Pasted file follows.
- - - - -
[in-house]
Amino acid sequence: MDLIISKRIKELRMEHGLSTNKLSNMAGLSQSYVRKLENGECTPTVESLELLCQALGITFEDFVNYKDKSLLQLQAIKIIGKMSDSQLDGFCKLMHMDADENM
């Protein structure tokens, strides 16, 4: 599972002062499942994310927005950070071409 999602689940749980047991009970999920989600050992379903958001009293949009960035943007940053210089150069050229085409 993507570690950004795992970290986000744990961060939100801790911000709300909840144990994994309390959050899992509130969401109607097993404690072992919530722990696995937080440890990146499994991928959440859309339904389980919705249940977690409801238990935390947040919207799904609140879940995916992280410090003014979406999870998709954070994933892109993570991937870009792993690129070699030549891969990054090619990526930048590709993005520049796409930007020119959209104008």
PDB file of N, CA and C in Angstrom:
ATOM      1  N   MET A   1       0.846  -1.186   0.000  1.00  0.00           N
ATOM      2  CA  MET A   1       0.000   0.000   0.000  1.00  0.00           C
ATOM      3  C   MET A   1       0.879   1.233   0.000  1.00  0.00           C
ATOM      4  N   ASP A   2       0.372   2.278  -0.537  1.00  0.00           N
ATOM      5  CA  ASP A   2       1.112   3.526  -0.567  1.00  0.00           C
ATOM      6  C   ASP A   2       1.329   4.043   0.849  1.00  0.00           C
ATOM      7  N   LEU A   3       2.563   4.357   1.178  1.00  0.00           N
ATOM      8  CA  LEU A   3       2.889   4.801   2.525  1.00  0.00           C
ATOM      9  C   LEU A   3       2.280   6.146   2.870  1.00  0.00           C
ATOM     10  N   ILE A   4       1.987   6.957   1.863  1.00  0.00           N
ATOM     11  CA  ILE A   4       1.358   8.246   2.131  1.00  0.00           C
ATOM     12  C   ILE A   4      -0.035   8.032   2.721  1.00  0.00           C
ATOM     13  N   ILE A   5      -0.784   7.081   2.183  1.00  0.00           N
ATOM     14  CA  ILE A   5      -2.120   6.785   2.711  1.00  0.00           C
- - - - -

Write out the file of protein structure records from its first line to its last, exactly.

[in-house]
Amino acid sequence: MDLIISKRIKELRMEHGLSTNKLSNMAGLSQSYVRKLENGECTPTVESLELLCQALGITFEDFVNYKDKSLLQLQAIKIIGKMSDSQLDGFCKLMHMDADENM
């Protein structure tokens, strides 16, 4: 599972002062499942994310927005950070071409 999602689940749980047991009970999920989600050992379903958001009293949009960035943007940053210089150069050229085409 993507570690950004795992970290986000744990961060939100801790911000709300909840144990994994309390959050899992509130969401109607097993404690072992919530722990696995937080440890990146499994991928959440859309339904389980919705249940977690409801238990935390947040919207799904609140879940995916992280410090003014979406999870998709954070994933892109993570991937870009792993690129070699030549891969990054090619990526930048590709993005520049796409930007020119959209104008």
PDB file of N, CA and C in Angstrom:
ATOM      1  N   MET A   1       0.846  -1.186   0.000  1.00  0.00           N
ATOM      2  CA  MET A   1       0.000   0.000   0.000  1.00  0.00           C
ATOM      3  C   MET A   1       0.879   1.233   0.000  1.00  0.00           C
ATOM      4  N   ASP A   2       0.372   2.278  -0.537  1.00  0.00           N
ATOM      5  CA  ASP A   2       1.112   3.526  -0.567  1.00  0.00           C
ATOM      6  C   ASP A   2       1.329   4.043   0.849  1.00  0.00           C
ATOM      7  N   LEU A   3       2.563   4.357   1.178  1.00  0.00           N
ATOM      8  CA  LEU A   3       2.889   4.801   2.525  1.00  0.00           C
ATOM      9  C   LEU A   3       2.280   6.146   2.870  1.00  0.00           C
ATOM     10  N   ILE A   4       1.987   6.957   1.863  1.00  0.00           N
ATOM     11  CA  ILE A   4       1.358   8.246   2.131  1.00  0.00           C
ATOM     12  C   ILE A   4      -0.035   8.032   2.721  1.00  0.00           C
ATOM     13  N   ILE A   5      -0.784   7.081   2.183  1.00  0.00           N
ATOM     14  CA  ILE A   5      -2.120   6.785   2.711  1.00  0.00           C